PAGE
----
Facebook users will soon be able to clear their web browsing history, according to CEO Mark Zuckerberg.
This new feature, called “Clear History,” is significant—the company leverages people’s data to sell targeted ads, whether they have a Facebook account or not—and may narrow the scope of information that Facebook is allowed to collect.
Users will reportedly be able to clear their “Off-Facebook History” and stop Facebook from gathering it at all.
Facebook’s tracking cookies and social plugins on third-party sites send it information about users and non-users alike, which it retains. The company’s trackers, according to search engine DuckDuckGo, are on 24 percent of the web’s top million sites. Facebook also buys information from data brokers to enhance its own data collection, according to an investigation by ProPublica.
Facebook says the feature will work retroactively, meaning users can clear their historical data. “We’re still building the feature now and will have more to share soon,” a Facebook spokesperson told Motherboard.
But some data will remain. Facebook will continue to provide aggregated user data to apps and sites, though the information won’t be stored in a way that’s tied to anyone’s account, it claims.
When I asked Facebook to explain the difference between analytics and targeting, and provide a use case for both, a spokesperson sent me this “Hard Questions” blog post which only defines analytics as helping “websites and apps better understand how people use their services.”
“For example, we can build reports when we’re sent this information so we can tell developer [sic] if their apps are more popular with men or women in a certain age group,” Erin Egan, Facebook VP and Chief Privacy Officer, wrote in a blog post today.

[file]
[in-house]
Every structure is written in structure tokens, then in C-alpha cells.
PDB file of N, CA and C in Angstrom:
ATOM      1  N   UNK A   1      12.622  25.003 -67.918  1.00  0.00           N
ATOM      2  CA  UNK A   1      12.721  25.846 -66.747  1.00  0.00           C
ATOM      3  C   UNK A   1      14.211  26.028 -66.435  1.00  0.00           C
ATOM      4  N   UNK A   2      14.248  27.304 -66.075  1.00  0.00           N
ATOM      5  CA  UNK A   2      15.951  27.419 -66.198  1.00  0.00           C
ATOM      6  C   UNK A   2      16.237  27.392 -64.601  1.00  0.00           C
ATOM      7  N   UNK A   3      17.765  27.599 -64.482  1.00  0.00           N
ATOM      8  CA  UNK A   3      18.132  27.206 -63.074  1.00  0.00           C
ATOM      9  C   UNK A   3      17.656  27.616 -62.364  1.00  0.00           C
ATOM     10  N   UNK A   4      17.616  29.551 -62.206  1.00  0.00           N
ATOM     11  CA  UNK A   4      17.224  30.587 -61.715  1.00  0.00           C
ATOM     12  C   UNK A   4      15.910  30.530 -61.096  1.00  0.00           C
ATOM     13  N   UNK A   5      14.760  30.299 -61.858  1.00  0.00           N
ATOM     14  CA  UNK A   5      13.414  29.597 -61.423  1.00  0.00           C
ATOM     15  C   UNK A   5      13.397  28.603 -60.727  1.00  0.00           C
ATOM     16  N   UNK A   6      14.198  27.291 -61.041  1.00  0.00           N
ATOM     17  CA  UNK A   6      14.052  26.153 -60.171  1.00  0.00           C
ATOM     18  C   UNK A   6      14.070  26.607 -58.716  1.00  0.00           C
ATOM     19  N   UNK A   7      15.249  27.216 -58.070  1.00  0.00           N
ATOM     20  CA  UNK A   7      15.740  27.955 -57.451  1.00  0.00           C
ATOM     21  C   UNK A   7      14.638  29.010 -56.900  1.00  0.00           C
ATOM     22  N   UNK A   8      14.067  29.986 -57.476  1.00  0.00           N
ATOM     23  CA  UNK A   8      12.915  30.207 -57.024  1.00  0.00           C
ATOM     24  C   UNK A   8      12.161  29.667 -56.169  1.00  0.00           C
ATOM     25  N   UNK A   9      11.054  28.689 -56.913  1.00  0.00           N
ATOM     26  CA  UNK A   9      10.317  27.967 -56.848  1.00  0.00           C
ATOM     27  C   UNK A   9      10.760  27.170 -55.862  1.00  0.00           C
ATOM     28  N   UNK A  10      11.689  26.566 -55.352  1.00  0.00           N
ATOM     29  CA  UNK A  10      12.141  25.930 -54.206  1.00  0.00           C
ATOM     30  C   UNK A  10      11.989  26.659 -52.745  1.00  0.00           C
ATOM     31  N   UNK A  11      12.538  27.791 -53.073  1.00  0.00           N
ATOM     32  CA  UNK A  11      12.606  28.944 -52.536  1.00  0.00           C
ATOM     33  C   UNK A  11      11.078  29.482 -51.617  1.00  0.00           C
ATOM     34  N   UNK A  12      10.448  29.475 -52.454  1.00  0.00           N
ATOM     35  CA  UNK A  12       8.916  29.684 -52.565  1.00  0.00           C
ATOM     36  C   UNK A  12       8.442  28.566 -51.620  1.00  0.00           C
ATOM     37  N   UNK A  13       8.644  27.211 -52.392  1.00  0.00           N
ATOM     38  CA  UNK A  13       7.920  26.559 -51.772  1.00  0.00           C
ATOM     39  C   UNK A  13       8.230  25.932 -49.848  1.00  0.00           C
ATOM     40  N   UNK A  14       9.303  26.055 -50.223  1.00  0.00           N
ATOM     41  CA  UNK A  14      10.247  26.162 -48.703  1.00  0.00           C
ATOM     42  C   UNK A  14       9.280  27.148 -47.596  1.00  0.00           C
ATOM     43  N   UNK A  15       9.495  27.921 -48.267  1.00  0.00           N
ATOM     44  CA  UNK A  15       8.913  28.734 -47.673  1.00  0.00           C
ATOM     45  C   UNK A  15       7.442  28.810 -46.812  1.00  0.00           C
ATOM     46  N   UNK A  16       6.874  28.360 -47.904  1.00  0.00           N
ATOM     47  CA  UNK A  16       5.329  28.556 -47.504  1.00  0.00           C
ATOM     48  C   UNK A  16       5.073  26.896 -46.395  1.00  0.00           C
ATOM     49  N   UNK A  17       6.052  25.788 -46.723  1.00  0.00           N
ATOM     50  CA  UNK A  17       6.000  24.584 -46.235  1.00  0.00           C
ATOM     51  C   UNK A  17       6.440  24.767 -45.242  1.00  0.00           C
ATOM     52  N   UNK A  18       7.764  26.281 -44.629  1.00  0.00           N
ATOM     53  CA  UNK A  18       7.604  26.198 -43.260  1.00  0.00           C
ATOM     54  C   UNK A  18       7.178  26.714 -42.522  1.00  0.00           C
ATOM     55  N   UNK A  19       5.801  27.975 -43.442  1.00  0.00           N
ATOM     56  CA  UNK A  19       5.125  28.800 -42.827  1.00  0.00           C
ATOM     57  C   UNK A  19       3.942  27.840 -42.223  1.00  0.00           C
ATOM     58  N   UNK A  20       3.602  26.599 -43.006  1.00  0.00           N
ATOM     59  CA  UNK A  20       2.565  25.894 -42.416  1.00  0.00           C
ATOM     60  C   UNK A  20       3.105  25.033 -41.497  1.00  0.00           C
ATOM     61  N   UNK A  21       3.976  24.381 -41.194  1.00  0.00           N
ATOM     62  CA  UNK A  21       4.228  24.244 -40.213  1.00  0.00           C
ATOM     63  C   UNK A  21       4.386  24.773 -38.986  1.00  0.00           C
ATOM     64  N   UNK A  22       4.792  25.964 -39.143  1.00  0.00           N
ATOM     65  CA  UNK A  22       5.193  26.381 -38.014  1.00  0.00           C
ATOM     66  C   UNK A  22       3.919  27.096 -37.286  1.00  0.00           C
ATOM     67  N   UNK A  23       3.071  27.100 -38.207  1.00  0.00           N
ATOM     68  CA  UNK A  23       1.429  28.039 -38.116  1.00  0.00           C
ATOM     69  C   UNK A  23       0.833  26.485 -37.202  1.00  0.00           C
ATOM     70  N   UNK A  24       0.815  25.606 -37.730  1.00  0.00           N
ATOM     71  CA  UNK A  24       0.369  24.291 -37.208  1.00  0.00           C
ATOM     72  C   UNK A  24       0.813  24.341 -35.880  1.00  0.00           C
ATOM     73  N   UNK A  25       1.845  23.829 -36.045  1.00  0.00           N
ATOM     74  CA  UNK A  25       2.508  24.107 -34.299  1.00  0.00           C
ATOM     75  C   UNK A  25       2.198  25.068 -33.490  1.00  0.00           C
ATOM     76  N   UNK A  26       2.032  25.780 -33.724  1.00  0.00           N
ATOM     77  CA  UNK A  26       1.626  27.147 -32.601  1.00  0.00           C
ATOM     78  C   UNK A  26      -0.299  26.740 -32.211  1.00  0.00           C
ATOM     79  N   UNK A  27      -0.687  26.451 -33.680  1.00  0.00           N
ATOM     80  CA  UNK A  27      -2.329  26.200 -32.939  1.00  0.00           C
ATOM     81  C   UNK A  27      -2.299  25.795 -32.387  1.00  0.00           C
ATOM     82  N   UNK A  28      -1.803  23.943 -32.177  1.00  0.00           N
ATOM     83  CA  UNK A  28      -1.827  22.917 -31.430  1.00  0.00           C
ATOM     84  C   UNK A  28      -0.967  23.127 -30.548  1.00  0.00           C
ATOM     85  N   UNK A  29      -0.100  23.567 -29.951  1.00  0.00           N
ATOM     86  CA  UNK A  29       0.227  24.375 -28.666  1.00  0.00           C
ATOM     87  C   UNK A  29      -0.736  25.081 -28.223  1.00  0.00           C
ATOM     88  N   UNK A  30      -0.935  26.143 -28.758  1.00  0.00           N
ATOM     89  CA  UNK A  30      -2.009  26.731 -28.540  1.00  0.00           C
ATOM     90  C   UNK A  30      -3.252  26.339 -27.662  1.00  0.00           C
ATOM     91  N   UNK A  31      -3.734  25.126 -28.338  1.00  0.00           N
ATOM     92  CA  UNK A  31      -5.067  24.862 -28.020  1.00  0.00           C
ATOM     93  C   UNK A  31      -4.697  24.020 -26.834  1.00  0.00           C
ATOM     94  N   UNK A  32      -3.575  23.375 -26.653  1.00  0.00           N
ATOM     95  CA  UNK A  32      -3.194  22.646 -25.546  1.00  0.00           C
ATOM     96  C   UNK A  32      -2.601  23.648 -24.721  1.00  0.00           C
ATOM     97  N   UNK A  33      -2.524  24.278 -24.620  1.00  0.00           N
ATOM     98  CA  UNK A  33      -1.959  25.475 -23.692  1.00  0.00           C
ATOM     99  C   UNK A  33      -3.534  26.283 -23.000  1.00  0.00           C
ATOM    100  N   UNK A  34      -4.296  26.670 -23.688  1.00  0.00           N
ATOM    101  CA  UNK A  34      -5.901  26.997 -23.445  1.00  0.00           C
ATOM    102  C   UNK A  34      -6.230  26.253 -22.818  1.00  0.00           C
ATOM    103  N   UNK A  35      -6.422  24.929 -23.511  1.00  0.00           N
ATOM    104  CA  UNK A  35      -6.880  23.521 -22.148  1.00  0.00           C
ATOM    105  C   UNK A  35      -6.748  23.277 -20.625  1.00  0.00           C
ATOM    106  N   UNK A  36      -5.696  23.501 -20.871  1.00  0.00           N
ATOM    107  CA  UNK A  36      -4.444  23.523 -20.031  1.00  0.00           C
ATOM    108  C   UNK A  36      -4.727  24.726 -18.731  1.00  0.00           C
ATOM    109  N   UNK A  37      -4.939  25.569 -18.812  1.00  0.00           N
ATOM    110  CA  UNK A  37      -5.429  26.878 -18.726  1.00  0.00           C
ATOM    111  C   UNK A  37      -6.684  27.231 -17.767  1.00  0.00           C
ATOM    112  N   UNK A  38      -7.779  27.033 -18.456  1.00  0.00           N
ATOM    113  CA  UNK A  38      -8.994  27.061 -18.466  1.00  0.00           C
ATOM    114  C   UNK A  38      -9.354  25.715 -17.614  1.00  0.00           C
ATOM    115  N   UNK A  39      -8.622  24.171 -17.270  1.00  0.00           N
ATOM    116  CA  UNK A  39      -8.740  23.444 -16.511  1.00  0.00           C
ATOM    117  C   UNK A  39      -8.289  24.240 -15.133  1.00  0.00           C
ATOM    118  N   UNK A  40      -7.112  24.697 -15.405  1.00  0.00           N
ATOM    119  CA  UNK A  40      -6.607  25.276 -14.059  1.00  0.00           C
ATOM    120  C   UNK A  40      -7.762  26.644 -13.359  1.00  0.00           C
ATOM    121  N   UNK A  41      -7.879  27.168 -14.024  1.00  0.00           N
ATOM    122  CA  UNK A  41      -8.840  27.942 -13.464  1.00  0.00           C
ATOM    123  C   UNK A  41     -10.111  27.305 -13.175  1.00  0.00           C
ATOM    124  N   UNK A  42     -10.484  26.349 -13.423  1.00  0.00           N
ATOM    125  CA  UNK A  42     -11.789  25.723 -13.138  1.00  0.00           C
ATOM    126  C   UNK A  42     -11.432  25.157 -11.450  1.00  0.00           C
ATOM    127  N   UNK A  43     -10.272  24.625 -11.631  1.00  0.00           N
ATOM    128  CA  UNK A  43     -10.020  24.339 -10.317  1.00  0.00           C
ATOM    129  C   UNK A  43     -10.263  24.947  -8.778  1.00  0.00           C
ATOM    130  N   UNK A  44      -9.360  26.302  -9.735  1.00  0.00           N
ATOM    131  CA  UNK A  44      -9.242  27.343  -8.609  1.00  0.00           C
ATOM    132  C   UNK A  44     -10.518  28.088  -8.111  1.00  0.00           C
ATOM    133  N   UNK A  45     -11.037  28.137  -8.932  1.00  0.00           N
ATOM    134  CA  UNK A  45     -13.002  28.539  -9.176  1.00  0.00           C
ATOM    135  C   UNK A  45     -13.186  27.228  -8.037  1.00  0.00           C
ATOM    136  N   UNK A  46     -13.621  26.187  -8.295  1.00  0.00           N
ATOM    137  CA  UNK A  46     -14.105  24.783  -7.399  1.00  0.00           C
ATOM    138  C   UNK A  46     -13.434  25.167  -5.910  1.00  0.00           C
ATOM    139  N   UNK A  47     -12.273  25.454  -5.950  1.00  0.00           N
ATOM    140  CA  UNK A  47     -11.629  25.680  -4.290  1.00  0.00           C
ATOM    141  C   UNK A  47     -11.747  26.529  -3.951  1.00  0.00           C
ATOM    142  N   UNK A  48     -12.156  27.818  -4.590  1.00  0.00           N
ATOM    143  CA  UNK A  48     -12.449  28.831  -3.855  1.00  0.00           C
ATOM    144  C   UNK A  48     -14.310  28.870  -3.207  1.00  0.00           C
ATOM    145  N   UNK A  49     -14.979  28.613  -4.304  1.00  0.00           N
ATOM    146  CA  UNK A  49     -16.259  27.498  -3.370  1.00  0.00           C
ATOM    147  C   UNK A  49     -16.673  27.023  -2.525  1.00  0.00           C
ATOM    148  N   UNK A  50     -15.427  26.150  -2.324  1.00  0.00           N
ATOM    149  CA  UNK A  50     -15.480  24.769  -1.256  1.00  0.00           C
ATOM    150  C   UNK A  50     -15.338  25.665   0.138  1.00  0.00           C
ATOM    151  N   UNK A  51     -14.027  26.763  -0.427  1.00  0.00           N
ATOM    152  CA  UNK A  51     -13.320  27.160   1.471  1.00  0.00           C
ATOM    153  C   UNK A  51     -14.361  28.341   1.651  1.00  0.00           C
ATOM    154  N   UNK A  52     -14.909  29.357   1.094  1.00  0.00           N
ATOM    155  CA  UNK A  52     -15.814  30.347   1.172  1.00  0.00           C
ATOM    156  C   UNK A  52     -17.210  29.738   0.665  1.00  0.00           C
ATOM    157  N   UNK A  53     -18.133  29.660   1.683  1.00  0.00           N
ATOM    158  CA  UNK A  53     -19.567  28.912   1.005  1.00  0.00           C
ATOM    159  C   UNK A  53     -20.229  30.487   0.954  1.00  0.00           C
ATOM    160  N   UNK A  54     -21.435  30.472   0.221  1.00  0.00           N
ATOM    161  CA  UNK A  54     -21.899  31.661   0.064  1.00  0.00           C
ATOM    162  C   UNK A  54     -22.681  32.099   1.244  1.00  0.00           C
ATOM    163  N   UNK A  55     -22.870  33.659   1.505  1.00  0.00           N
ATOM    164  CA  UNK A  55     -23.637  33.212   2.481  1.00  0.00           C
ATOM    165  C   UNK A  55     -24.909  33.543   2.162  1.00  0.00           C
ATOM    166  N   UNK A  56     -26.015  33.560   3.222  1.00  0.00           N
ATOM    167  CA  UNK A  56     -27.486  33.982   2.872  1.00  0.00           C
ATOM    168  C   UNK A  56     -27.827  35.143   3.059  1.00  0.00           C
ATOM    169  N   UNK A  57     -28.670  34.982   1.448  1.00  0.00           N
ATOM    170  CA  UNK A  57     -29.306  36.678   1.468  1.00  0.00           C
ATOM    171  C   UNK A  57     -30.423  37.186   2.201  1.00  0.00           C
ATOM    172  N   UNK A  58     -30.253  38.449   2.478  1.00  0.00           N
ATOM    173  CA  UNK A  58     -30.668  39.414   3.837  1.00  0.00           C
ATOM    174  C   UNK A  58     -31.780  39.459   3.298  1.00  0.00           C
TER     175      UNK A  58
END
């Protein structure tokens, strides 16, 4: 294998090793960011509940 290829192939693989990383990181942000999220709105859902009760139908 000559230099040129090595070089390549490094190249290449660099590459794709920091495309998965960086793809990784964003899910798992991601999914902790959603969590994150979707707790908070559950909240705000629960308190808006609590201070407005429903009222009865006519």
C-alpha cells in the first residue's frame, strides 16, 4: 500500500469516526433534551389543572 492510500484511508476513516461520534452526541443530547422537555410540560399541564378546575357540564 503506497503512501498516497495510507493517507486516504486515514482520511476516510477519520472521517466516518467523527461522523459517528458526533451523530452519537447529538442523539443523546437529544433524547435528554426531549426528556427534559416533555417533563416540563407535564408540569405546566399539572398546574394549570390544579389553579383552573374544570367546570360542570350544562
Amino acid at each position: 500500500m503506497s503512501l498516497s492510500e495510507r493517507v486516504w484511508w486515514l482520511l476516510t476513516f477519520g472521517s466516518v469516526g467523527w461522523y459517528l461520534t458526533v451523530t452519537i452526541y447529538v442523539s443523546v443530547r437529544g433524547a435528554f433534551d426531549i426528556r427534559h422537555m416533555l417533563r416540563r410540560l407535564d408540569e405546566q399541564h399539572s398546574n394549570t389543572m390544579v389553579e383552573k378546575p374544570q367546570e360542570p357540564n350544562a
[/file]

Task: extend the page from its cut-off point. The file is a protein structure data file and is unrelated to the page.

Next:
Zuckerberg shared more details today at F8, the company’s annual developer conference, claiming that, after clearing cookies, “your Facebook won’t be quite as good while it relearns your preferences.
“After going through our systems, this is the kind of control we think people should have,” Zuckerberg added while the audience clapped.
Facebook recently tweaked the usability of its privacy settings, which entailed making it easier for people to find and download their own data. The changes anticipated Europe’s new GDPR (General Data Protection Regulation) privacy law that gives people more control over their personal data.
When Zuckerberg testified before Congress last month, he was asked by Rep. Jerry McNerney about Facebook’s “Download your information” tool.
“Well my staff, just this morning,” McNerney said, “downloaded their information and their browsing history is not in it. So are you saying that Facebook does not have browsing history?”
To which Zuckerberg replied: “Congressman that would be correct. If we don’t have content in there then that means that you don’t have it on Facebook. Or you haven’t put it there.”
As pointed out by Techcrunch, Zuckerberg’s tactical answer ignored the copious off-site data that Facebook harvests—afterall, Facebook has long avoided publicly reckoning with how much it knows about you. He later clarified that “weblogs” are not downloadable.
“One thing I learned from my experience testifying in Congress is that I didn't have clear enough answers to some of the questions about data,” Zuckerberg wrote today. “We're working to make sure these controls are clear, and we will have more to come soon.”